Materials and Methods

Description of the study site

The reservoir under investigation was Legedadi, situated about 30 km northeast of Addis Ababa, the capital of Ethiopia (Figure 1). It is extremely irregularly shaped. Legedadi constructed is a single-purpose is built for a single-purpose to provide drinking and household water for the city of Addis Ababa since 1971.


Figure 1: Map of Legedadi reservoir with sampling sites indicated.

The reservoir is located between 9º20’ N and 38º45’ E at an altitude of 2450 (m.a.s.l.), paved close to the main road to northeastern part of the country. The reservoir is constructed with a maximum depth 34 m close to the dam and minimum depth of 4m at the periphery. The reservoir covers an area of 200 km2 in 9097.35 km2 catchment areas. The live storage has a level range of 2446-2466 m above sea level (m.a.s.l.), which means a maximum draw down of 20 m. Theoretical residence time of the water is 200 days, at full supply level [4].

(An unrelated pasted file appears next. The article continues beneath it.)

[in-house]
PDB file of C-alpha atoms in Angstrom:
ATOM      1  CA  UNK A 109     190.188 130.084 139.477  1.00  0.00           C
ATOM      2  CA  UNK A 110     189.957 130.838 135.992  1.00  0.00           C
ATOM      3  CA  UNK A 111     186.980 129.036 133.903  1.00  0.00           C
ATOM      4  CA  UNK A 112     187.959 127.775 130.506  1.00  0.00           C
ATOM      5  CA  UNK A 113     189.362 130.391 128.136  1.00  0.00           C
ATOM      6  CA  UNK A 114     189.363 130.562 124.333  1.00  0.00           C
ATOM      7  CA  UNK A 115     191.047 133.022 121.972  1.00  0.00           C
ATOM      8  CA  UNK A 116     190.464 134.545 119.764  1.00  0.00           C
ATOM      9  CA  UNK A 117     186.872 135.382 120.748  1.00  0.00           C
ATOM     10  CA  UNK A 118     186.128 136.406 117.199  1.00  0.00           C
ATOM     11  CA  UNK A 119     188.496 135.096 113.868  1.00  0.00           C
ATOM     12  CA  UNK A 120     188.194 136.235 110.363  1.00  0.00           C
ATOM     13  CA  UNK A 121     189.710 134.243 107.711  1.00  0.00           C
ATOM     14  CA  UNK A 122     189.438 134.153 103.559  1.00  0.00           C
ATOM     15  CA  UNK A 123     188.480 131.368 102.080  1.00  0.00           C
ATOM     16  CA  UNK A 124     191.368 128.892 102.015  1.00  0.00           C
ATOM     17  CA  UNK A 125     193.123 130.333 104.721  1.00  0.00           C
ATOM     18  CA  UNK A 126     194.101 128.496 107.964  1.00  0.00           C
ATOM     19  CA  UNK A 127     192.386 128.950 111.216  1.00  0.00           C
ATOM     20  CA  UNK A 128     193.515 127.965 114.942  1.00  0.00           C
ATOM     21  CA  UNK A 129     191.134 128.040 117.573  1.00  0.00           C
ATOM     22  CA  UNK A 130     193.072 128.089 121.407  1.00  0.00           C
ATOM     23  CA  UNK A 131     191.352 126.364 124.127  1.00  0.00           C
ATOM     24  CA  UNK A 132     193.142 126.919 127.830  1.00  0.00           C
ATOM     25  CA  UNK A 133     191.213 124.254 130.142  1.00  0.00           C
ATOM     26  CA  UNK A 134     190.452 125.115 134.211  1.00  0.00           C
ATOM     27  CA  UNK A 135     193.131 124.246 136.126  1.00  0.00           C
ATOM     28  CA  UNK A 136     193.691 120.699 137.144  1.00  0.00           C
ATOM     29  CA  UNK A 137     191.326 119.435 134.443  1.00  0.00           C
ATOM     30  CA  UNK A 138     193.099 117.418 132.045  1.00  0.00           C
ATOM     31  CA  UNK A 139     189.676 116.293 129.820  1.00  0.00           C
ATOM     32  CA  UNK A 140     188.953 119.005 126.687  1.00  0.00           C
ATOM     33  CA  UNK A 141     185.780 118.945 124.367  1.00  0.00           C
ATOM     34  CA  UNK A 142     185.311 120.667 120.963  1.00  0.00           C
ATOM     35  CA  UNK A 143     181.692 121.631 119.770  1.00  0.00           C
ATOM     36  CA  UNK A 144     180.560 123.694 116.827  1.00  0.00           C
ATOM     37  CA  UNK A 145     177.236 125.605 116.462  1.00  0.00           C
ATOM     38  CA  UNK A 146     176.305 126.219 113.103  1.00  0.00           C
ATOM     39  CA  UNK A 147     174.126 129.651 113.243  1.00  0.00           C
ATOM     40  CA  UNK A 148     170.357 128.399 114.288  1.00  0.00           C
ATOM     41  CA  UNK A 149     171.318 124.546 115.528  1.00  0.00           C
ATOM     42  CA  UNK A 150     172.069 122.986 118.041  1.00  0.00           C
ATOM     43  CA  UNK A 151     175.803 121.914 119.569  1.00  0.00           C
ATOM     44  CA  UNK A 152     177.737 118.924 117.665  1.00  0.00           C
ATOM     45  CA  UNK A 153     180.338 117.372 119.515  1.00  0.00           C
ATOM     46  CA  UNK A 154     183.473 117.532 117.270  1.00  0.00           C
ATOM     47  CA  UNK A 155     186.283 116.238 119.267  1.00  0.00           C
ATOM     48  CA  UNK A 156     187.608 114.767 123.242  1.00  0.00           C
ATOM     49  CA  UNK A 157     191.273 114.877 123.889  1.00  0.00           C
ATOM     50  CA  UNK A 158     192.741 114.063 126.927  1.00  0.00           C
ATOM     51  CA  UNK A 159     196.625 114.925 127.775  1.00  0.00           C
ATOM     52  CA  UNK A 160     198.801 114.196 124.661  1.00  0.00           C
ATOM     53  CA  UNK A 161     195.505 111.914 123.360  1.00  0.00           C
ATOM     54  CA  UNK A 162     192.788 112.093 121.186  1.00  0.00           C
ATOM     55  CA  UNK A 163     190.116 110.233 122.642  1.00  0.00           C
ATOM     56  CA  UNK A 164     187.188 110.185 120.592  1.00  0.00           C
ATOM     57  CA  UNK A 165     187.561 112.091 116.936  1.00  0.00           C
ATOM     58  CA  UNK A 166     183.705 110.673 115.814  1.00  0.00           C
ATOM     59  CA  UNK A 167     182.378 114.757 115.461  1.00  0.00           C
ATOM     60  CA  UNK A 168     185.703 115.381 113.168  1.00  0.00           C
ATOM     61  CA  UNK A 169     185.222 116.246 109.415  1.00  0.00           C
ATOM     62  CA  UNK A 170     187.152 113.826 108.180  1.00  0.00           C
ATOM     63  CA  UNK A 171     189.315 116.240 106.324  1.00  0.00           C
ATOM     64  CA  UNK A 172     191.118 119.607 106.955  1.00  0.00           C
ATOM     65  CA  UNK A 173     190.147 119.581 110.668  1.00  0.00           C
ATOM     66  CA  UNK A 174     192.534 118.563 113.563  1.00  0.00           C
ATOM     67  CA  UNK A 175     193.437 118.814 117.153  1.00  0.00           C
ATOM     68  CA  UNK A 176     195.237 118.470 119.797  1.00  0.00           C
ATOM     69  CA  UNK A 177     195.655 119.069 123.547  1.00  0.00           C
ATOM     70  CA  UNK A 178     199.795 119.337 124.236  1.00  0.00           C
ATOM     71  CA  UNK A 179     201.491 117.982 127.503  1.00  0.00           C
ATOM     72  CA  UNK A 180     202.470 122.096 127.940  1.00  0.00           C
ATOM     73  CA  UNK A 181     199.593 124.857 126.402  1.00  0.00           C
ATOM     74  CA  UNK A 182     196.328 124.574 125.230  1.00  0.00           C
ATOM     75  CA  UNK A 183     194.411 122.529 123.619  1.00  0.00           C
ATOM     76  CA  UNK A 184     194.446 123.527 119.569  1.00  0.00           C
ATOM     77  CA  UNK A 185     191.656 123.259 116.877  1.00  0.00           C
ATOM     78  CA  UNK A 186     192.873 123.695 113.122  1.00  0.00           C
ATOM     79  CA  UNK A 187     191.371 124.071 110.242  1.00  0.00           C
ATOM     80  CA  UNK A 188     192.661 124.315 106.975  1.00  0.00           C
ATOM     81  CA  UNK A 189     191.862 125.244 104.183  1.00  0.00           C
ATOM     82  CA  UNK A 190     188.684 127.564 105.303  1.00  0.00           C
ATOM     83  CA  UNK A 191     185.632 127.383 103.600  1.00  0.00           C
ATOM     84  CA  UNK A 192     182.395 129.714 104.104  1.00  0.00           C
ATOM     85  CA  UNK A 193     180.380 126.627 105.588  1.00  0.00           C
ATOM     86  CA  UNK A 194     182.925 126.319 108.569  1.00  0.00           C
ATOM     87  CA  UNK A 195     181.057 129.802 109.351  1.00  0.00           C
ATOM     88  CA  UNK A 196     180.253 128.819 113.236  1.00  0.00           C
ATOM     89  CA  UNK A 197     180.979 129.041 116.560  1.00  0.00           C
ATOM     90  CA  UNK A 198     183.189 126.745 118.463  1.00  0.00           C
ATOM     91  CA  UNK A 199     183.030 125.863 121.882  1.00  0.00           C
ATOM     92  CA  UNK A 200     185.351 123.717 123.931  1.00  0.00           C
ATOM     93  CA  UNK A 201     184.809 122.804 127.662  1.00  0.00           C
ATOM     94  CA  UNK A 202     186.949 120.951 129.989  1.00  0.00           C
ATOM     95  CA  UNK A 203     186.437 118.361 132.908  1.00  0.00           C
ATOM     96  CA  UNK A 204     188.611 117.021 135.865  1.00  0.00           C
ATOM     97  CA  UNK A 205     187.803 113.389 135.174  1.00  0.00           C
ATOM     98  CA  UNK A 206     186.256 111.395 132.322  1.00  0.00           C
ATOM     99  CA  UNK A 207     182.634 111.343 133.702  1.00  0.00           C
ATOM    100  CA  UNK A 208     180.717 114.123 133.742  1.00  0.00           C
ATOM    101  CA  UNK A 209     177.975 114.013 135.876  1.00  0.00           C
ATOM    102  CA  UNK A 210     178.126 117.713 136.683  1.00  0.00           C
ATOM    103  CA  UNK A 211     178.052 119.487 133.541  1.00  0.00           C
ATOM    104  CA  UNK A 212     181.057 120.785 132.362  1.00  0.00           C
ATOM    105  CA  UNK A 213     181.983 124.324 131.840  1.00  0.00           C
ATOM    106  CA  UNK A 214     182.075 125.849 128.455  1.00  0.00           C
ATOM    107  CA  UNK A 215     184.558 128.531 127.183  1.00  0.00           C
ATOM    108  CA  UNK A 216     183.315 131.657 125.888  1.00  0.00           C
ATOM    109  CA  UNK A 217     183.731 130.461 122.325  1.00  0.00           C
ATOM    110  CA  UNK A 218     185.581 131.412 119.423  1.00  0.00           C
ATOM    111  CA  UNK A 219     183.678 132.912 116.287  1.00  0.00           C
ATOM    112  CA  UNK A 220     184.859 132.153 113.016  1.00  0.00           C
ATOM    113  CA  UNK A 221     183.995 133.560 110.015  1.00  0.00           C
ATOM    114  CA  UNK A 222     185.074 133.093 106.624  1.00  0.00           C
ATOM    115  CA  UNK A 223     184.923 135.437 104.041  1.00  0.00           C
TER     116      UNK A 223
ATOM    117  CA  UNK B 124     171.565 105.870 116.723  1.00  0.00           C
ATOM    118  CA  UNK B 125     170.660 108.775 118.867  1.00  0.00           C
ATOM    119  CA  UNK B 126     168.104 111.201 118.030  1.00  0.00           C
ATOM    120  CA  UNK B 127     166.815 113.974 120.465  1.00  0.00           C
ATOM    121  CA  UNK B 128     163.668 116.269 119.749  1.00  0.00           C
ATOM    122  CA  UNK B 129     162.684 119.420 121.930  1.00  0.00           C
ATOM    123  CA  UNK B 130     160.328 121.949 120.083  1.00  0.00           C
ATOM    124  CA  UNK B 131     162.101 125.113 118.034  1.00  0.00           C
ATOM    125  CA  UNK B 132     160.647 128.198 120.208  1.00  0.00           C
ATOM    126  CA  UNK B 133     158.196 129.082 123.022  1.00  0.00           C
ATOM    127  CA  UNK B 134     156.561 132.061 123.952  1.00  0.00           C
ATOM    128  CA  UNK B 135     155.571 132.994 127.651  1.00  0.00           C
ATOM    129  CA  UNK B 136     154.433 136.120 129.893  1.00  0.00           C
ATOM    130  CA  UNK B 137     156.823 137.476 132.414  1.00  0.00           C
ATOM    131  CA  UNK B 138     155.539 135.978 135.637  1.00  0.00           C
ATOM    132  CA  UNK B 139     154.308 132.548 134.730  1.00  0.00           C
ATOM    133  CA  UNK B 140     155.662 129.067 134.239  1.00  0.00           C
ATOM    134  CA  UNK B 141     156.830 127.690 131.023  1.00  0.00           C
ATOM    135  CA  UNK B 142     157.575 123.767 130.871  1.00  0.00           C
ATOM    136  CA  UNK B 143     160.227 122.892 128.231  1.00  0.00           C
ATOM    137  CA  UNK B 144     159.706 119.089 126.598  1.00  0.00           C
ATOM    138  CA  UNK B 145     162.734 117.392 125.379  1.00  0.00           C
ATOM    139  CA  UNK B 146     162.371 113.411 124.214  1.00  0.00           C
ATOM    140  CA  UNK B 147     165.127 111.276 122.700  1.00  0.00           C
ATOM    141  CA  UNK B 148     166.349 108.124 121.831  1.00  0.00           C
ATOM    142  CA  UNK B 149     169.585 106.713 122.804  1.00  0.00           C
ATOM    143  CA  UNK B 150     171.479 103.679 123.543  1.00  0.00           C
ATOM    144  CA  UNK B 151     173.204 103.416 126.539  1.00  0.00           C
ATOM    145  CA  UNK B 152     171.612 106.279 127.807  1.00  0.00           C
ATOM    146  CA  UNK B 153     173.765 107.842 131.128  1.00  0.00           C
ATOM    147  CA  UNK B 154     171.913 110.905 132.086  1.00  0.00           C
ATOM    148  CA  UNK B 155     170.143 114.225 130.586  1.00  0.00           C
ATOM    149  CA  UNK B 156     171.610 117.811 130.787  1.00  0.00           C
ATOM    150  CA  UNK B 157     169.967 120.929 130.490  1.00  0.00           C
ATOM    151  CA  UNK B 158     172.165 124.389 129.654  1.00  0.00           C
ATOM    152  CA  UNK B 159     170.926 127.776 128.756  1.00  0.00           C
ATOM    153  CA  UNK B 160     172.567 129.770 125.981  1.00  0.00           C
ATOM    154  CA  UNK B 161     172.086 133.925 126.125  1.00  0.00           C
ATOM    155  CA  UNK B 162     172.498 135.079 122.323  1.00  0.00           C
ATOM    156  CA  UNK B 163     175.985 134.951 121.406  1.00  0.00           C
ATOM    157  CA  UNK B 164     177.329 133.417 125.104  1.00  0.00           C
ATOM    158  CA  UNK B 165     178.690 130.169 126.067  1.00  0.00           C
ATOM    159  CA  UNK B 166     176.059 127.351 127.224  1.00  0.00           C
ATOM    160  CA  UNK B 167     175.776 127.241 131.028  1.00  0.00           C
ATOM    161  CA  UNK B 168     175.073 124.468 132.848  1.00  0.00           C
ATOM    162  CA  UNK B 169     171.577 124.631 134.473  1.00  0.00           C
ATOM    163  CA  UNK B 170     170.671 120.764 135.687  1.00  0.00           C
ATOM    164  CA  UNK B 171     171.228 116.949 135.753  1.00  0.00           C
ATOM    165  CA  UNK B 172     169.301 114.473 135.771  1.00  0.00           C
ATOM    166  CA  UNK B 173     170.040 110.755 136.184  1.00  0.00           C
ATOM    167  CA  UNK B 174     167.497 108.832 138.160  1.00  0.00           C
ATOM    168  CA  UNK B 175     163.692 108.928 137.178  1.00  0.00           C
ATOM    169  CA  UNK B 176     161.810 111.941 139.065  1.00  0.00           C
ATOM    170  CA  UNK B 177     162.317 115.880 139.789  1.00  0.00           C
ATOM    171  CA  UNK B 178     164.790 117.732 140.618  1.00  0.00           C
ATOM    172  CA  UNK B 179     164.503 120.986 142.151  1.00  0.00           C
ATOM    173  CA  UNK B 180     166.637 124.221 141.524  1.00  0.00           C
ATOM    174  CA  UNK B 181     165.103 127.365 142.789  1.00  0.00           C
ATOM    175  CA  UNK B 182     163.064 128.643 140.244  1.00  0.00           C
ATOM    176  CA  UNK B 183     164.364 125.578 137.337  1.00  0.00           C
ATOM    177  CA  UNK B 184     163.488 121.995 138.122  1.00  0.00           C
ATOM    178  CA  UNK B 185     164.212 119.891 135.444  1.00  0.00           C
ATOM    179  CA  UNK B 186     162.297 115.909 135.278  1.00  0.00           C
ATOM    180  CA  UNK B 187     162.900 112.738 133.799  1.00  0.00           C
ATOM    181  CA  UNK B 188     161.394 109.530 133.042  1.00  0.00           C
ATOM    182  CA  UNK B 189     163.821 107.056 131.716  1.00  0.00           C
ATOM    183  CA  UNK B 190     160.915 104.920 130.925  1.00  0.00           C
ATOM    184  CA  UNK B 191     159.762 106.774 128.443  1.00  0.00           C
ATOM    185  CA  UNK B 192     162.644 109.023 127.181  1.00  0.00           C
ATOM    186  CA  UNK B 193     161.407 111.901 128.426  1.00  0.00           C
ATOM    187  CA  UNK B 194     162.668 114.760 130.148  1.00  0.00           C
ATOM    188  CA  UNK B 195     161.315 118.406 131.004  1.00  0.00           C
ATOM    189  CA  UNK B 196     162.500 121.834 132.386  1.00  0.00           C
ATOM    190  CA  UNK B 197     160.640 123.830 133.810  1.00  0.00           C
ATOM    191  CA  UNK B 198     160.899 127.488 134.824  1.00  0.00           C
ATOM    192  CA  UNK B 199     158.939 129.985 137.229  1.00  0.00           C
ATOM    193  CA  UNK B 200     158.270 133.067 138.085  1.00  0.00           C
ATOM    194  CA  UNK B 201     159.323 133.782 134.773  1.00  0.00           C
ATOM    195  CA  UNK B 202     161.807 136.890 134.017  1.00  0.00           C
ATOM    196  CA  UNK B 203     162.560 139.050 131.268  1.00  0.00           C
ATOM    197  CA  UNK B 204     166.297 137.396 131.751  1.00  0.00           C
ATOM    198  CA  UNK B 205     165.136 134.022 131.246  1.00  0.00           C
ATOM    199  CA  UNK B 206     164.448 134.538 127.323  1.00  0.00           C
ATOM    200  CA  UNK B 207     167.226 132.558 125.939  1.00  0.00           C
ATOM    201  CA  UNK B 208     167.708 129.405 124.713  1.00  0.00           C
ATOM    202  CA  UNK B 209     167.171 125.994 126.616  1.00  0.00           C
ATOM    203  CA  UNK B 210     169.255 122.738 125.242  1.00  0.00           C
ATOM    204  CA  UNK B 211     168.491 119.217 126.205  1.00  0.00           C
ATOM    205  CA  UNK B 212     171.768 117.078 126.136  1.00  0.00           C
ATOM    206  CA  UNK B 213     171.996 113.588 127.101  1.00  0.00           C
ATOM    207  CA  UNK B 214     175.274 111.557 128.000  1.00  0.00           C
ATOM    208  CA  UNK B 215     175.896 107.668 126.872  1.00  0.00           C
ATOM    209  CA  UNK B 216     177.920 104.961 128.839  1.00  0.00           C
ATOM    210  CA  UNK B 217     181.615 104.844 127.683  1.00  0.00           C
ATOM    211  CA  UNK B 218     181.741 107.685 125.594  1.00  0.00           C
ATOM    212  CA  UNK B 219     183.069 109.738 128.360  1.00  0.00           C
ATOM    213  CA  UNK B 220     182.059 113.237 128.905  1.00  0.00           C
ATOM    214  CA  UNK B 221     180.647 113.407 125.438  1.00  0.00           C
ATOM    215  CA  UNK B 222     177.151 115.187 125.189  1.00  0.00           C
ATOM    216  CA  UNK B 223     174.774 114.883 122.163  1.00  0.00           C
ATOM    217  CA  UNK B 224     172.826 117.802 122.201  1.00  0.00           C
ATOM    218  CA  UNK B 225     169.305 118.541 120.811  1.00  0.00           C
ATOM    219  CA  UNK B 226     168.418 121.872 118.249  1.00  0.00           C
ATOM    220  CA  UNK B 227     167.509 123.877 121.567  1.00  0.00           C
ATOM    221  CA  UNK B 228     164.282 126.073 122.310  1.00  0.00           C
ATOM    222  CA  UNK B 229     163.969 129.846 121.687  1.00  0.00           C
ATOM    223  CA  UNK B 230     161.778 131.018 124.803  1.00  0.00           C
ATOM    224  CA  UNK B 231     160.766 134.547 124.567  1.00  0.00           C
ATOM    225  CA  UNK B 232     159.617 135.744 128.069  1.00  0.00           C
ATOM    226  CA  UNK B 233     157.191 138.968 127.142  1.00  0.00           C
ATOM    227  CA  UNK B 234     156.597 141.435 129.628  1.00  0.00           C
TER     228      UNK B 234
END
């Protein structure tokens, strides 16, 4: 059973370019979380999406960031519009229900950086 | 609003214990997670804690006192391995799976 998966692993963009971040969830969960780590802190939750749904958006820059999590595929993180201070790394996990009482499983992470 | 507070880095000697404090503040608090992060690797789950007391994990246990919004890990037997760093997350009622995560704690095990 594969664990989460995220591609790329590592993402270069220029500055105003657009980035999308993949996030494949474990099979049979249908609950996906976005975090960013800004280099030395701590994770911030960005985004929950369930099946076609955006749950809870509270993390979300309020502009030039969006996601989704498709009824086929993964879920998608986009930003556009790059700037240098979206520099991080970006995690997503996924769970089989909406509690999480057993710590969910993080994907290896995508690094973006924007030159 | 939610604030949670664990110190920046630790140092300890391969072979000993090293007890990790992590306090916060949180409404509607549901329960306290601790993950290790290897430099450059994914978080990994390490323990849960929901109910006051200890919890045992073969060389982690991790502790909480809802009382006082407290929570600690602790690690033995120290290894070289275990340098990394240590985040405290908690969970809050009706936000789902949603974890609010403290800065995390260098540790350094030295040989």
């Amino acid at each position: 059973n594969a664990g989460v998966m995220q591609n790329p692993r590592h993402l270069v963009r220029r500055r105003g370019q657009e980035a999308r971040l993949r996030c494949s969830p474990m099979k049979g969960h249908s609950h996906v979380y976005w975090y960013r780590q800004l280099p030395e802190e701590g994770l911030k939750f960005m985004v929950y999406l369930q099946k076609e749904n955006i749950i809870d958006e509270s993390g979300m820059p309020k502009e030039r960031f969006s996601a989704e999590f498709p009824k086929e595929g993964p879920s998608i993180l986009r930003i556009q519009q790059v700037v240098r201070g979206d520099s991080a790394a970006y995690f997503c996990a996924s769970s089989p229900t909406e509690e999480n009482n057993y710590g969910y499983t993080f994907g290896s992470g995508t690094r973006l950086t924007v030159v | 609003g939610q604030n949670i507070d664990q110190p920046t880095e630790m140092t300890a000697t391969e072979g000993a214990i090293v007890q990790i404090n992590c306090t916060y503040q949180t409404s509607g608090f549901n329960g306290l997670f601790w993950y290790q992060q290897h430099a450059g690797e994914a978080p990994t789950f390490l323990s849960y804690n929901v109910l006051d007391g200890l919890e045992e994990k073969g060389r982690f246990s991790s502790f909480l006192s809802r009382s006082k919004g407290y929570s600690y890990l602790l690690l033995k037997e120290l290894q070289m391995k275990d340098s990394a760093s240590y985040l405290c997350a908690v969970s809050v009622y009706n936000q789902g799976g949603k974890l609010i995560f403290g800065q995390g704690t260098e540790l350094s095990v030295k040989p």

Measurement of plant nutrients

Nitrate-(NO3-N), ammonium (NH4 +-N), soluble reactive phosphate as orthophosphate (PO4 3-) and soluble reactive silica (SiO2) were analysed using a Hach Kit (DR/4000 spectrophotometer) following the instructions of the manufacturer in Addis Ababa Water and Sewerage Authority (AAWSA) Central Laboratory.

Estimation of phytoplankton parameters

Estimation of phytoplankton biomass: Phytoplankton biomass was estimated as chlorophyll a concentration spectrophotometrically from 90% acetone extracts of the particulate material remaining after filtration through Whatman glass fiber filters (GF/C). The filters were manually ground with a glass rod in a small volume of 90% acetone, placed in a parafilm-covered tube, and centrifuged at 3000 rpm for ten minutes. The extract was then decanted into a 25 ml volumetric flask and made up to the mark with 90% acetone. The absorbance of the centrifuged pigment extracts was measured at 665 nm (the red absorption maximum) spectrophotometrically and corrected for turbidity by subtracting the corresponding readings at 750 nm. The corrected values were used to calculate the concentration of chlorophyll a using the approximate equation [5].